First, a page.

Estimating the timing of major cladogenetic and biogeographic events through divergence time estimation analyses is one of the most ascendant yet controversial lines of inquiry in systematic biology. As part of my postdoctoral research at The National Evolutionary Synthesis Center (NESCent) I focused on identifying potential bias introduced by the temporal distribution of fossil calibrations in divergence analyses (read more here). Although previous work has alluded to this potential source of inaccuracy, detailed evaluation of this issue remains an area with significant promise to produce key new insights into the tempo of evolution, and refinement of divergence estimation methods. Additionally, quantification of potential bias created by the temporal distribution of fossil calibrations will lead to a more nuanced understanding of rate heterogeneity, an issue that remains at the core of developing more accurate methods of divergence estimation. Most importantly, divergence estimation facilitates comparisons between paloeclimatic events and evolutionary events. Because choice of fossils used as calibrations has been shown to be a significant source of potential introduced error in divergence time analyses, myself and a Divergence Dating Working Group of more than 20 other paleontologists, molecular biologists and computer programmers developed an online Fossil Calibration Database and associated scientific peer-reviewed journal (Palaeontologia Electronica - Fossil Calibration Series) that provides a venue to publish descriptions of new fossil calibrations.
An example of a time calibrated tree for Charadriiformes and comparison with major paleoclimatic events. Abbreviations: (EECO) Early Eocene Climatic Optimum; (EOCT) Eocene-Oligocene Climatic Transition; (MMCO) Middle Miocene Climatic Optimum; (PPCT) Pliocene-Pleistocene Climate Transition. Silhouettes representing charadriiform clades are labeled according to extant geographic distribution: (A) Atlantic; (P) Pacific. Upper map shows Middle Miocene (~10 Ma) continental reconstruction with Northern Atlantic Passage (NAP) and Central American Seaway (CAS) both open. Miocene alcid fossils have been found on the eastern and western coasts of North America and Japan (black dots). Lower map shows Late Eocene continental reconstruction with Northern Atlantic Passage (NAP) closed and the sole Eocene alcid fossil locality (Smith, 2011, figure 8.16).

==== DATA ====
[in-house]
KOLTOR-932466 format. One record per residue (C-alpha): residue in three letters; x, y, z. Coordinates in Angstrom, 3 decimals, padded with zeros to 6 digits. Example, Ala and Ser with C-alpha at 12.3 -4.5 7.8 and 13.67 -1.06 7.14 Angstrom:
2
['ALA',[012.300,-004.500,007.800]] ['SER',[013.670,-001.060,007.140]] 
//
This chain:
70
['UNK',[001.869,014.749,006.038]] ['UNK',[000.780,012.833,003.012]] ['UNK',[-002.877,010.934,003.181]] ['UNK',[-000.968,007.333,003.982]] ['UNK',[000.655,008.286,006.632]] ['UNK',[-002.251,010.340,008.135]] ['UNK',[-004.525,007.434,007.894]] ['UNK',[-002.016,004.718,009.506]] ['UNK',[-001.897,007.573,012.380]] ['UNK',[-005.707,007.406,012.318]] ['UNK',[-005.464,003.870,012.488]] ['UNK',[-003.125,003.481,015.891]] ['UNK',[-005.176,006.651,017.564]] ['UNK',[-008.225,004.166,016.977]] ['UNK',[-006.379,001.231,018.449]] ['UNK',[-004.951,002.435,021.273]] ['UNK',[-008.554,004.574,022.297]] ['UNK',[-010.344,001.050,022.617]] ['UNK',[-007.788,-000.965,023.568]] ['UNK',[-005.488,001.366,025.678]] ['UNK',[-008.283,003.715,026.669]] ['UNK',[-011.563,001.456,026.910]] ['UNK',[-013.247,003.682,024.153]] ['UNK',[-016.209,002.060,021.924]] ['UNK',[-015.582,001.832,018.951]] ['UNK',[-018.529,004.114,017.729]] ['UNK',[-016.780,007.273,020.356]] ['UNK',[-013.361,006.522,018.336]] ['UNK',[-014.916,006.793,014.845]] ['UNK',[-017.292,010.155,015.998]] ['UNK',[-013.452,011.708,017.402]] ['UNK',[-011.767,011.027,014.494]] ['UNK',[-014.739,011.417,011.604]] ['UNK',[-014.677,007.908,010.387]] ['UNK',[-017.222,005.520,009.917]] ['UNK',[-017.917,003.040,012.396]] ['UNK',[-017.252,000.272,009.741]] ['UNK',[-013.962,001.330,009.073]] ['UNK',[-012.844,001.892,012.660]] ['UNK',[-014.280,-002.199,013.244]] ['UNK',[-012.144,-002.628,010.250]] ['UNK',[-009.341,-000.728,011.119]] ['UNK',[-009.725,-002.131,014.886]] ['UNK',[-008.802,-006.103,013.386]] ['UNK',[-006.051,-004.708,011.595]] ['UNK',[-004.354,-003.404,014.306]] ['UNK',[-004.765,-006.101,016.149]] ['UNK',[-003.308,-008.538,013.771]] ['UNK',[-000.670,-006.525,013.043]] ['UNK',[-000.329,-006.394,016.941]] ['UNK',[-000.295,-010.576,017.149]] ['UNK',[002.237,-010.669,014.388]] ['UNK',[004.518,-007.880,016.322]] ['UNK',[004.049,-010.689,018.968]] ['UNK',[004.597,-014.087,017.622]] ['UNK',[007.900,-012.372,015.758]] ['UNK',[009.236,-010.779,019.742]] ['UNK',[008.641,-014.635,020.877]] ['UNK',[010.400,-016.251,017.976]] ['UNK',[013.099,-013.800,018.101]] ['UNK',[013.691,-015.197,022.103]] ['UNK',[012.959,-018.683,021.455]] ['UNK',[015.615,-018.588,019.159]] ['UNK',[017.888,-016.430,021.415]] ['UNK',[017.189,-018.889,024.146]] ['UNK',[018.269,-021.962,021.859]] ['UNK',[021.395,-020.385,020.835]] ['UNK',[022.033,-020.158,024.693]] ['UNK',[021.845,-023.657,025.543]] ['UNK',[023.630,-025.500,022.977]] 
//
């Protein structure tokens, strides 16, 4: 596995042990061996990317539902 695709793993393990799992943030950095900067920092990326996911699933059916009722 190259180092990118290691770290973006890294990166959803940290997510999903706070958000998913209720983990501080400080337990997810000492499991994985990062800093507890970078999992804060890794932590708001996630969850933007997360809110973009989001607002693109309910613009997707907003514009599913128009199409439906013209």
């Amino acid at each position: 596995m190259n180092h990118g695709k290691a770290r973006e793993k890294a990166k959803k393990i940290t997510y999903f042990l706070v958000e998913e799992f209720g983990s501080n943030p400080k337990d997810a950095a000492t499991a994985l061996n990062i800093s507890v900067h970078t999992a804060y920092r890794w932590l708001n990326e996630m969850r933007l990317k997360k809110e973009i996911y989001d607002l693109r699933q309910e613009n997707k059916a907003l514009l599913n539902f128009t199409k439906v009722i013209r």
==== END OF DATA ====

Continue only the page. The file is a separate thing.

Through the use of computed tomography (CT) scanning, fine morphological details of soft endocranial tissues of both extant and extinct taxa can be studied through construction of digital endocasts. Likewise, the microstructural characteristics of bones from living and extinct taxa can be compared by preparing histological thin-sections of osseous tissues to be examined with a microscope. These methods allow me to discern anatomical details that might otherwise be difficult or impossible to document using traditional dissection techniques and facilitate the discovery of correlations between anatomy, ethology, and ecological traits.
Endocranial endocasts of the Razorbill Auk Alca torda, Great Auk Pinguinus impennis, Black Skimmer Rynchops niger, and Killdeer Charadrius vociferus in right lateral view (not to scale for comparison). These four endocasts illustrate the sensory system morphological differences between aquatic versus terrestrially foraging charadriiforms, between R. niger and all other charadriiforms, between wing-propelled diving pan-alcids and other charadriiforms, and between volant and flightless pan-alcids (Smith & Clarke 2012, figure 15).
Photomicrograph of a histological thin-section from the femur of the extant Razorbill Auk Alca torda (Smith and Clarke, 2014).
Because species do not represent independent data points in statistical analyses, comparisons of life history traits such as body mass and skeletal measurements are informed by phylogenetic hypotheses. A phylogenetic generalized least squares model (PGLS) is often used to explore the relationship between continuous variables (e.g., brain volume versus body mass) in the context a phylogeny derived from discrete characters (e.g., osteological morphology and/or molecular sequence data).
This PGLS scatterplot from Smith & Clarke (2012, figure 12) shows the different regression lines that are inferred when the relative body mass and brain volume of flightless and volant species are considered simultaneously (solid black line) and when volant species are considered independently (dashed line).